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Knights of the Vine RUSSIA

History of Art

The Jack of Diamonds
Olga Slobodkina-von Bromssen

Jack of Diamonds was the name of an exhibition of artists that took place from December 1910 to January 1911, exactly a hundred years ago. The exhibition enjoyed scandalous success: many things in its organization and in the works themselves shocked and revolted the public. That kind of reaction was provoked by the artists themselves. In the opinion of the Jack of Diamonds members, their works ought to be perceived as a street show.

Ilya Mashkov, Winter Landscape (1914)

Aristarkh Lentulov: St. Basil’s Cathedral (1913)

In 1911, the artists formed an eponymous art group, The Jack of Diamonds group. At first the group included mostly Moscow painters. Later on artists from St. Petersburg and other towns joined. Many artists from western Europe also participated in the exhibitions, for example Georges Braque, Kees van Dongen, Robert Delaunay, André Derain, Henri Matisse, Pablo Picasso, Henri Rousseau, Paul Signac and others.

The name of the first exhibition and the group itself is the result of two associations and is based on a pun: up until 1917, Jacks of Diamonds was a euphemism for state convicts, because they were wore grey robes with a black diamond sewn on their backs, being their mark. The second association was semiotic as well: in old French card jargon, a valet (servant) combined with the diamonds (Carreau: squares in French) means “a swindler, a trickster”. So such a name must have evinced a certain reaction from an ordinary philistine person, either humour, vexation or sanctimonious indignation. Aristarkh Lentulov recollected: “Artists created too many sophisticated, affected names at that time. So we thought: the worse, the better. Indeed, what can be more ridiculous than The Jack of Diamonds?”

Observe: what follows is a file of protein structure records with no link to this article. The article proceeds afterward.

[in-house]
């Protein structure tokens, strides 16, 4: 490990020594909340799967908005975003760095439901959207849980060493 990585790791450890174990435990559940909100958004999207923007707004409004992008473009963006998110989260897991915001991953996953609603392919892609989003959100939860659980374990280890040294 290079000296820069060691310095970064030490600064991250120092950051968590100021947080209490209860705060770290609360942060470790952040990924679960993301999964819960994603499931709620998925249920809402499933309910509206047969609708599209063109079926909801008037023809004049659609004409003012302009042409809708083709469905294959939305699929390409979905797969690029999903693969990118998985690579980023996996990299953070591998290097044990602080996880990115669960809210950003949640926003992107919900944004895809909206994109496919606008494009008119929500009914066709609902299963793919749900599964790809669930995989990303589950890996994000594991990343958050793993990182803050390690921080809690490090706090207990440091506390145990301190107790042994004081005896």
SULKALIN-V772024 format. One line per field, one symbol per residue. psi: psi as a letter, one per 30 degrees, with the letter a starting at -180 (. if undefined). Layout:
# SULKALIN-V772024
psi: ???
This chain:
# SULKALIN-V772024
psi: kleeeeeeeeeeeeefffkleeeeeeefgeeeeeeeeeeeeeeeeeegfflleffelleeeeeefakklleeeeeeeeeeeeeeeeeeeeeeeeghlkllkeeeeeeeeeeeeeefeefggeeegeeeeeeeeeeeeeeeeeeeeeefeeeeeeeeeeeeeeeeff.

The members of The Jack of Diamonds denied both the traditions of academism and realism of the 19th century. Their creativity inclined towards post-impressionism (like Cezanne’s style), fauvism, cubism as well as some Russian folk arts: lubok. Deformation and a generalization of form were characteristics of the group. Their artistic image was determined by the artists who considered themselves to be the followers of Cezanne. In the paintings of the great master they were mostly attracted by the deep inner energy of both the color and space, which can be felt in every object portrayed by him. The Jack of Diamonds members were also interested in the creative search of Henri Matisse and his cubist friends.

The nuclei of the group were Robert Falk, Aristarkh Lentulov, Ilya Mashkov, Alexander Kuprin and Pyotr Konchalovsky. Other members included Mikhail Larionov, Natalia Goncharova and Kazimir Malevich. It was Mikhail Larionov who invented the name for the group to counter-balance the pretentious and refined names of contemporary art groups which were characteristic of the world of art of that time.

The outlook of the group, which was close to futurism, was also a reaction to the lofty aesthetics of Art Nouveau and Symbolism, the major art trends of the first decade of the 20th century in Russia. The members of The Jack of Diamonds group thought that works of art were not only for sophisticated art connoisseurs and critics, but for everyone.

Mikhail Larionov, Soldier at Rest (1911)

Kazimir Malevich, Bureau and Room (1913)

That’s why their main genres were still-lifes that seemed as simple as the sign-boards in food stores, as well as landscapes, portraits and folk pictures. Everything was designed to oppose the academic genres: historical canvases, various allegorical and literary plots, as well as art works on social subjects.